Baby boomers have often been heralded as the driving force behind various types of social change. Recent statistics suggest that older Americans may be continuing that trend by drastically changing the face of divorce. People over 50 are divorcing in record numbers, in Texas and elsewhere. These spouses will have very different property division needs than their counterparts in their 30s and 40s.
A multitude of factors come into play in regard to seniors and divorce. Social attitudes toward divorce have lessened the level of social stigma that was once associated with divorced Americans. As the average age of life expectancy continues to rise, many unhappy spouses simply do not wish to spend their golden years with a partner who does not meet their needs. For women, improved opportunities within the workforce mean that many have earned their own income, and do not require the support of a husband to survive.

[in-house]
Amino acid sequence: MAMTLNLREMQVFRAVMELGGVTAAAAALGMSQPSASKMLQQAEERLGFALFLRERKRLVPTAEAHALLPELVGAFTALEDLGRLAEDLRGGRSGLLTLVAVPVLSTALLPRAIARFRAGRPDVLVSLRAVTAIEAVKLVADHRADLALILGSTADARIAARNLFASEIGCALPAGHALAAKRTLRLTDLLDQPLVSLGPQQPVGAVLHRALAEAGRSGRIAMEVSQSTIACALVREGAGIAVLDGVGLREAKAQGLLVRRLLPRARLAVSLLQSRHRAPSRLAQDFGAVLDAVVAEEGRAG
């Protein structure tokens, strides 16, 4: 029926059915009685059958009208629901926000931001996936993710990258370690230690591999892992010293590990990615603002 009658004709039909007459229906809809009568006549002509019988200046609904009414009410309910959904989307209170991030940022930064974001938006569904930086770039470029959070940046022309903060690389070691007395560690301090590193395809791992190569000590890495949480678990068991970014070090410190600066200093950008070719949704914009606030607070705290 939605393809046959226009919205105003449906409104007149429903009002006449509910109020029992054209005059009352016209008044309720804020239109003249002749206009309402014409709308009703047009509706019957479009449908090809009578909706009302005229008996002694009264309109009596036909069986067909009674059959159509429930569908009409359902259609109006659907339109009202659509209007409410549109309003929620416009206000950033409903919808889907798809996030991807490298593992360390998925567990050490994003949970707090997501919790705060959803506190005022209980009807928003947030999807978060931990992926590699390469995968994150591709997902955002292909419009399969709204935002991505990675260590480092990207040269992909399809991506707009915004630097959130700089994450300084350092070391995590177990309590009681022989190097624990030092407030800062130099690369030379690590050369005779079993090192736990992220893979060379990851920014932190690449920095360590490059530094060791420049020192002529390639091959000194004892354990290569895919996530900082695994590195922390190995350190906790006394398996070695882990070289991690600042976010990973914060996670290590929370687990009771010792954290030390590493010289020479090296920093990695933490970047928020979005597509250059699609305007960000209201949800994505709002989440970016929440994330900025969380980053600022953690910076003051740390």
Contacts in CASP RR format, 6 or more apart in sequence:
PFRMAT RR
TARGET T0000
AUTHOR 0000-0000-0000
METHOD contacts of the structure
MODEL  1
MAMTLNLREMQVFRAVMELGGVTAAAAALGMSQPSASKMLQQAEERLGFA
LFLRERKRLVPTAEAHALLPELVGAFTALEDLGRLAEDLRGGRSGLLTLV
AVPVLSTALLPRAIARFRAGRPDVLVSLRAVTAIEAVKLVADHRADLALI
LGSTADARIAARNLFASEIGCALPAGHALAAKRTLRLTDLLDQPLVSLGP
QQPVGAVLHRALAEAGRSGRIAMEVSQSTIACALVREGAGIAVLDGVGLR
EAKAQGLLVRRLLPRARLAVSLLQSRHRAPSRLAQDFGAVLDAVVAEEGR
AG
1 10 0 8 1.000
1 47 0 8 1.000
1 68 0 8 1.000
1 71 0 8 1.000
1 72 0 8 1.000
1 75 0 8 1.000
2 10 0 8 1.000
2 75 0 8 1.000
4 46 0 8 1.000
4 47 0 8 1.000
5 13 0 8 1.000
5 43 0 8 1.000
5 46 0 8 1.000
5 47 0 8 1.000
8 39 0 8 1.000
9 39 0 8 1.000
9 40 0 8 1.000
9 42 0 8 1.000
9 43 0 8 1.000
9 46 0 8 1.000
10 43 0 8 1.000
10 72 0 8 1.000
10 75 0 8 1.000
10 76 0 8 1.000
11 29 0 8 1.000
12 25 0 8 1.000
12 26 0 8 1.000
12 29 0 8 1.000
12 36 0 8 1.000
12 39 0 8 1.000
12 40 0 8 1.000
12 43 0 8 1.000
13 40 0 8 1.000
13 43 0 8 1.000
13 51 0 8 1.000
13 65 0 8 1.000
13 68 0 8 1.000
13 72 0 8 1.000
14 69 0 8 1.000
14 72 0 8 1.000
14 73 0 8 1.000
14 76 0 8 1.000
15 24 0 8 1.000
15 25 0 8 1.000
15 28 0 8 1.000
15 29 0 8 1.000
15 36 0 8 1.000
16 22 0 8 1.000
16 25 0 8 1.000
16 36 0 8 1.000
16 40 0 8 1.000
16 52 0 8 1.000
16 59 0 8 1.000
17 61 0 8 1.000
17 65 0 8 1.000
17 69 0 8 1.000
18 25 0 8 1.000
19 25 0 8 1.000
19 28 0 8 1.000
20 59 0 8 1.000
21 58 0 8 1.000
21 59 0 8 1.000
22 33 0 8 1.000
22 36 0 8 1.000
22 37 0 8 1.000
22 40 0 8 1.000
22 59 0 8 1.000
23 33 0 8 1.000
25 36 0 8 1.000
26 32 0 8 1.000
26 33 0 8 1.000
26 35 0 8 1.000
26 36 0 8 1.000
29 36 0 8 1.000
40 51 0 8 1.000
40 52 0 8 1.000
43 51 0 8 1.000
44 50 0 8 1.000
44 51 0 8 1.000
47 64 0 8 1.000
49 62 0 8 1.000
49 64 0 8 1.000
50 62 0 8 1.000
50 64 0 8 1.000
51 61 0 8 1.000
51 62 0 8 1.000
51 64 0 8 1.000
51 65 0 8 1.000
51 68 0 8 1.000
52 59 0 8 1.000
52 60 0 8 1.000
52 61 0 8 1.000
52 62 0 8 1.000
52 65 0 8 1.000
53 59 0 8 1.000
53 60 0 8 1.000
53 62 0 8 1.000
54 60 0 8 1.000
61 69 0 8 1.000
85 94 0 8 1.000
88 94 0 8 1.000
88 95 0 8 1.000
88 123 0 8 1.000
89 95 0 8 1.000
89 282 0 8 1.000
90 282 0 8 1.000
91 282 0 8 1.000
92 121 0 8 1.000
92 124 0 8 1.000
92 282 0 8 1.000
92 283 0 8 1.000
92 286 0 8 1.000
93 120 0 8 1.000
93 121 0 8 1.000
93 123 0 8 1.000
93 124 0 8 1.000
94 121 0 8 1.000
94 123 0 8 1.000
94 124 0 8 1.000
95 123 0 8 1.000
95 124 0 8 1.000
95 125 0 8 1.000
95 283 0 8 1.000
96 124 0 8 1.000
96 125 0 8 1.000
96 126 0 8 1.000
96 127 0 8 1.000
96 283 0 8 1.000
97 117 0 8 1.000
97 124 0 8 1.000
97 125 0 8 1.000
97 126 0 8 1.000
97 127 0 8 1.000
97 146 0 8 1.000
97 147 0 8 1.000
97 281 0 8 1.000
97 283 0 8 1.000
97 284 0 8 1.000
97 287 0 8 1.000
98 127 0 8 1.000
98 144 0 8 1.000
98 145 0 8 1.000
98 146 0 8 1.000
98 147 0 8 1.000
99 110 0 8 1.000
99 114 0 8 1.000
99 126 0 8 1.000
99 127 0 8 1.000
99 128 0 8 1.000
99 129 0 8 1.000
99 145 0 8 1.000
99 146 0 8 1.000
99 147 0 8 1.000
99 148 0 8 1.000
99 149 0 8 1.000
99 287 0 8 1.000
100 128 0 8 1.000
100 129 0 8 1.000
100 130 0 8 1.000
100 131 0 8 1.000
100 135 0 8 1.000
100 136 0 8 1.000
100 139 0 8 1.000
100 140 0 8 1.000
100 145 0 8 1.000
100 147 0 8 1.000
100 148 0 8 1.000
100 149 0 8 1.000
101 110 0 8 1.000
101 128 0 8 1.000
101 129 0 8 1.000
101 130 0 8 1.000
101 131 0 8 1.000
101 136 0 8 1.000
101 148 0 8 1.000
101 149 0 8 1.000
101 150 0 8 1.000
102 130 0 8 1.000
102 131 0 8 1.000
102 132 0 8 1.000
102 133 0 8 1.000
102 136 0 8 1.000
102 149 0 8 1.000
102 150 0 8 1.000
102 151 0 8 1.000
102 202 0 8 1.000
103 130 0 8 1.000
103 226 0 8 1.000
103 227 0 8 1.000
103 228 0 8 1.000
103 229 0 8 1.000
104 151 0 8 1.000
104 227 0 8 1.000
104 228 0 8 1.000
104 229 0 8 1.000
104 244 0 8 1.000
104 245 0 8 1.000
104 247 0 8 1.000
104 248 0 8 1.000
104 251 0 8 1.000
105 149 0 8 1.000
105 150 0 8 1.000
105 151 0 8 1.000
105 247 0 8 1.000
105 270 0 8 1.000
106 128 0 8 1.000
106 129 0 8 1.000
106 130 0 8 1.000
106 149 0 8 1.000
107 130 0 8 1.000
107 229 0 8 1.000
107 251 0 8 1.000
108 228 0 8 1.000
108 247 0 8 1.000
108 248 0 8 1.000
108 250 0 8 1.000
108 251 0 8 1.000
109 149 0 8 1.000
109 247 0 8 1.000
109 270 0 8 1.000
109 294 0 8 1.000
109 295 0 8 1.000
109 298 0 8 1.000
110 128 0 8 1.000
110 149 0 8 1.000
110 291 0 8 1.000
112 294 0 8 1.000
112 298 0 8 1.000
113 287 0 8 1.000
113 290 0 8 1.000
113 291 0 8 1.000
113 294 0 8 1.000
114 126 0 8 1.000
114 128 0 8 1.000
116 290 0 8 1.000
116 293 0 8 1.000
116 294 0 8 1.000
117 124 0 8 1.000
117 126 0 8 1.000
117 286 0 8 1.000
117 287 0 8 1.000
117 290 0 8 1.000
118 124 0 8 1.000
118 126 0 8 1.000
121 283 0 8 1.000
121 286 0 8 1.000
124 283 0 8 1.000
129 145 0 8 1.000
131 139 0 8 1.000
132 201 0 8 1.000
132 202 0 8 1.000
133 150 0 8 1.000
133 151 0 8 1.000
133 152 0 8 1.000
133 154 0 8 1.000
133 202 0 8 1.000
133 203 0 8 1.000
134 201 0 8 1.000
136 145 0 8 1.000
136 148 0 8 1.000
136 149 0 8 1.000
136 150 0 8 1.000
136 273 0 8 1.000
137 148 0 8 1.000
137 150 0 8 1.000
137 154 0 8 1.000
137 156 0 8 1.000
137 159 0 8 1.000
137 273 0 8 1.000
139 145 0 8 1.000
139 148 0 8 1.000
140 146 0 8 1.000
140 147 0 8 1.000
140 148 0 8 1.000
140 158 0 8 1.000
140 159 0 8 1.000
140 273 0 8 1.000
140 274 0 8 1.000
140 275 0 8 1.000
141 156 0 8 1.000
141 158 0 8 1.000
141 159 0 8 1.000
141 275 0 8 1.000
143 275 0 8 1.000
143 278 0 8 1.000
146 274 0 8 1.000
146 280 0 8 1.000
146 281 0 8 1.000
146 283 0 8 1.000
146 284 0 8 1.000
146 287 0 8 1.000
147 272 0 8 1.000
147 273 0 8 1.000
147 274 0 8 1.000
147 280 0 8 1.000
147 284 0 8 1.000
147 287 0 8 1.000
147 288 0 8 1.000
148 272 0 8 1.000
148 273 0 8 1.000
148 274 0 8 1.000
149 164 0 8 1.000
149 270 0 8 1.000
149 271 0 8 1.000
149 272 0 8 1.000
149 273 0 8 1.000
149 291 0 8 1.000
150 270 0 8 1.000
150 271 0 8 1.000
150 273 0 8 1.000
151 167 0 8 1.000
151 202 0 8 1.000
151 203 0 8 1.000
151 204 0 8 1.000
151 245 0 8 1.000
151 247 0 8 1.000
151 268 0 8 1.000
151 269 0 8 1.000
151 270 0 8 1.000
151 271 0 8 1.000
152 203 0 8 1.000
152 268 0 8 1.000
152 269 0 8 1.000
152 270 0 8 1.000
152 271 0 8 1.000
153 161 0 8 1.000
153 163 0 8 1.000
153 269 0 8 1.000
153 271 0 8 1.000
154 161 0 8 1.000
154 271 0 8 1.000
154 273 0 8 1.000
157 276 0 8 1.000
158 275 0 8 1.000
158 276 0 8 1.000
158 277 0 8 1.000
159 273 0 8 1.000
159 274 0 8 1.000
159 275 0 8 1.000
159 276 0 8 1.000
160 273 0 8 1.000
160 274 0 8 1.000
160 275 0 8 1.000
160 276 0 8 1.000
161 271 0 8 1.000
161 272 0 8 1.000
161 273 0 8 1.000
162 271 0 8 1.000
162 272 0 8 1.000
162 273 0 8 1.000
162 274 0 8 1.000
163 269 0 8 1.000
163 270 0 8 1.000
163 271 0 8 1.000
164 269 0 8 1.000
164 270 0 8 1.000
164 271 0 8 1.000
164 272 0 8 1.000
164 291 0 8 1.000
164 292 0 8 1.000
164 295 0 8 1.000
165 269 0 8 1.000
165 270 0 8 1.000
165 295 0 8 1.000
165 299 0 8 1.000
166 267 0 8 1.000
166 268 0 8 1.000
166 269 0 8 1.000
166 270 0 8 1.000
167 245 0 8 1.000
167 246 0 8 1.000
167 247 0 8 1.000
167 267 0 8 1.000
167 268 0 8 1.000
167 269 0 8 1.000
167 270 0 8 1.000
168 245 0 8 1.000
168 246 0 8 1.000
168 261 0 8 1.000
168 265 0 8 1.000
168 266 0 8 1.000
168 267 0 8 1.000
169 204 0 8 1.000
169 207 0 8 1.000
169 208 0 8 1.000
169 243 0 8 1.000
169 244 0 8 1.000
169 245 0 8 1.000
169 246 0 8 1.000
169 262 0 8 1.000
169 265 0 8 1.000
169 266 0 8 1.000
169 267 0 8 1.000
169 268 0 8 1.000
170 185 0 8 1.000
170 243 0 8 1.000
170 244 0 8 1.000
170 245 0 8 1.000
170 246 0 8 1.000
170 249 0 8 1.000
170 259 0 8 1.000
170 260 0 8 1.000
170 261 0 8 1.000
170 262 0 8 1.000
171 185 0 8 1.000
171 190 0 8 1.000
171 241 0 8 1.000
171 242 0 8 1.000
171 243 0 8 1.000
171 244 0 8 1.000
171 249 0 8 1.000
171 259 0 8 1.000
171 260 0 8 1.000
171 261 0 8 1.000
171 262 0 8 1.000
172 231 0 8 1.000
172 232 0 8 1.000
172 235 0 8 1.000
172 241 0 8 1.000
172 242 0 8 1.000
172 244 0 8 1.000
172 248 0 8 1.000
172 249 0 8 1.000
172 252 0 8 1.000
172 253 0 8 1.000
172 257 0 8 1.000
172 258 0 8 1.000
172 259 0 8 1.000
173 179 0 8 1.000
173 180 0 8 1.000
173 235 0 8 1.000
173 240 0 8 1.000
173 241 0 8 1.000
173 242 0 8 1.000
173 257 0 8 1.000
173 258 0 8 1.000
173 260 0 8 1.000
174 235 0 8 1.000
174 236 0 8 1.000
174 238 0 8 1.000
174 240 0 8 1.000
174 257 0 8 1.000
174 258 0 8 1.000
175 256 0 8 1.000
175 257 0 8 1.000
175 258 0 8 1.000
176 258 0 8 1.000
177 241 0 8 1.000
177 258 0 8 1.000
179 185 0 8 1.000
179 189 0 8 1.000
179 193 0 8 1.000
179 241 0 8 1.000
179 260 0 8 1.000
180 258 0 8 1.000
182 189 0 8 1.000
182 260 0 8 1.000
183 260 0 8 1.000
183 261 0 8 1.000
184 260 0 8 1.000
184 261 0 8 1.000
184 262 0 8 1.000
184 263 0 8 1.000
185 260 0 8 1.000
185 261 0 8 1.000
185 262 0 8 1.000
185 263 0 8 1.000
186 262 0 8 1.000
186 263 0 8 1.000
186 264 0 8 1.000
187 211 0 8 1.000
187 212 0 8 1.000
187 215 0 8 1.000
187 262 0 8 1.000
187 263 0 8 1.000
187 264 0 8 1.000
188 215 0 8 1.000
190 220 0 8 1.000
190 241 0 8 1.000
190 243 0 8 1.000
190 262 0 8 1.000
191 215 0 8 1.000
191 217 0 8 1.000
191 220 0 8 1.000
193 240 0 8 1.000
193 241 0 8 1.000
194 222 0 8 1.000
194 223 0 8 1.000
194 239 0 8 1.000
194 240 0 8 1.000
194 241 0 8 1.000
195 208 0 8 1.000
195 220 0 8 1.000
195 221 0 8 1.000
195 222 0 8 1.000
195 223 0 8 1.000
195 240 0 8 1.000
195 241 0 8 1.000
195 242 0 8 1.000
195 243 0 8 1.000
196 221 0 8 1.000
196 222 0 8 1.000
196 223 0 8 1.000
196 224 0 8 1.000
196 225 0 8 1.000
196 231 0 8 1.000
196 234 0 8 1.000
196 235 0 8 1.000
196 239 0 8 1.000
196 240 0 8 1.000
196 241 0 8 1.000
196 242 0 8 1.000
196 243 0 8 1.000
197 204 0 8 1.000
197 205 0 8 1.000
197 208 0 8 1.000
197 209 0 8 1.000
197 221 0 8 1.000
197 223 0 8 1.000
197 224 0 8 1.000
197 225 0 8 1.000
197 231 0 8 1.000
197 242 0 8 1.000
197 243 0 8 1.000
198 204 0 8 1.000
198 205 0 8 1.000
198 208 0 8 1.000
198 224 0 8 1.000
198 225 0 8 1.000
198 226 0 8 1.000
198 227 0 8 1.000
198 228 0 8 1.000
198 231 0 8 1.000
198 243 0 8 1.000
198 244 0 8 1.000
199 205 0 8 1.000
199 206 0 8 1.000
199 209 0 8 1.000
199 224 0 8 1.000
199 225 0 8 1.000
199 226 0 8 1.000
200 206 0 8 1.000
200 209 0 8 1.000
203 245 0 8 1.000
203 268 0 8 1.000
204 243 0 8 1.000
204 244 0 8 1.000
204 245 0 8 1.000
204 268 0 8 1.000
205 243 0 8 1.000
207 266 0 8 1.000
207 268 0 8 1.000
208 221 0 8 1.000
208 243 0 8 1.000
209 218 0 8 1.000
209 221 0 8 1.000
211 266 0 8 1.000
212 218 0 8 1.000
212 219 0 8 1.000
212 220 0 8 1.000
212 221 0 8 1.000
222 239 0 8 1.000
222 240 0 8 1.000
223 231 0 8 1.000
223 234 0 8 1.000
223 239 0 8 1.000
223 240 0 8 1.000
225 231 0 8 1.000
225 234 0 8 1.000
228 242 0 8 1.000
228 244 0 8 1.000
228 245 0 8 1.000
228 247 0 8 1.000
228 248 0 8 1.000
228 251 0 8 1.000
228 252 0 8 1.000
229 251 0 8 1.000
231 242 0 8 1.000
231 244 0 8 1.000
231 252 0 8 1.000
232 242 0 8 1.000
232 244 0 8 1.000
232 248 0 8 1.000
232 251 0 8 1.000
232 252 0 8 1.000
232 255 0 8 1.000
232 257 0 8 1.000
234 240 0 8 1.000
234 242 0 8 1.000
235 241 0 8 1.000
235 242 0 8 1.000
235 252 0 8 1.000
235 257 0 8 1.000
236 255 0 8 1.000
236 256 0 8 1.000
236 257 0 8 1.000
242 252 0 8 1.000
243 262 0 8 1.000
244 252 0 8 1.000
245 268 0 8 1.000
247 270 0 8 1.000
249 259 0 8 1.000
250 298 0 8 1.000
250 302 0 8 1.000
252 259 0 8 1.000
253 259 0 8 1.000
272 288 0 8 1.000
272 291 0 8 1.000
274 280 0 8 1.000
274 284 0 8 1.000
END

When older spouses reach the negotiating table, they usually have a different set of needs than couples who are still building their families and careers. Child custody is not usually an issue, but property division is often far more complicated. Because people over 50 simply have less time left to build retirement savings, the decisions made at this stage of a divorce are of significant import.
For Texas seniors who are considering divorce, the first step is to understand the ramification of various options. Knowing where one's needs to stand in regard to property division can help to guide the process, and avoid any unpleasant surprises when it comes time to settle or litigate. While many are eager to move on with their lives, it is important to handle property division issues with care.
Source: Grand Forks Herald, "Gray divorces rise as more baby boomers opt to end marriages," Patricia Reaney, July 9, 2013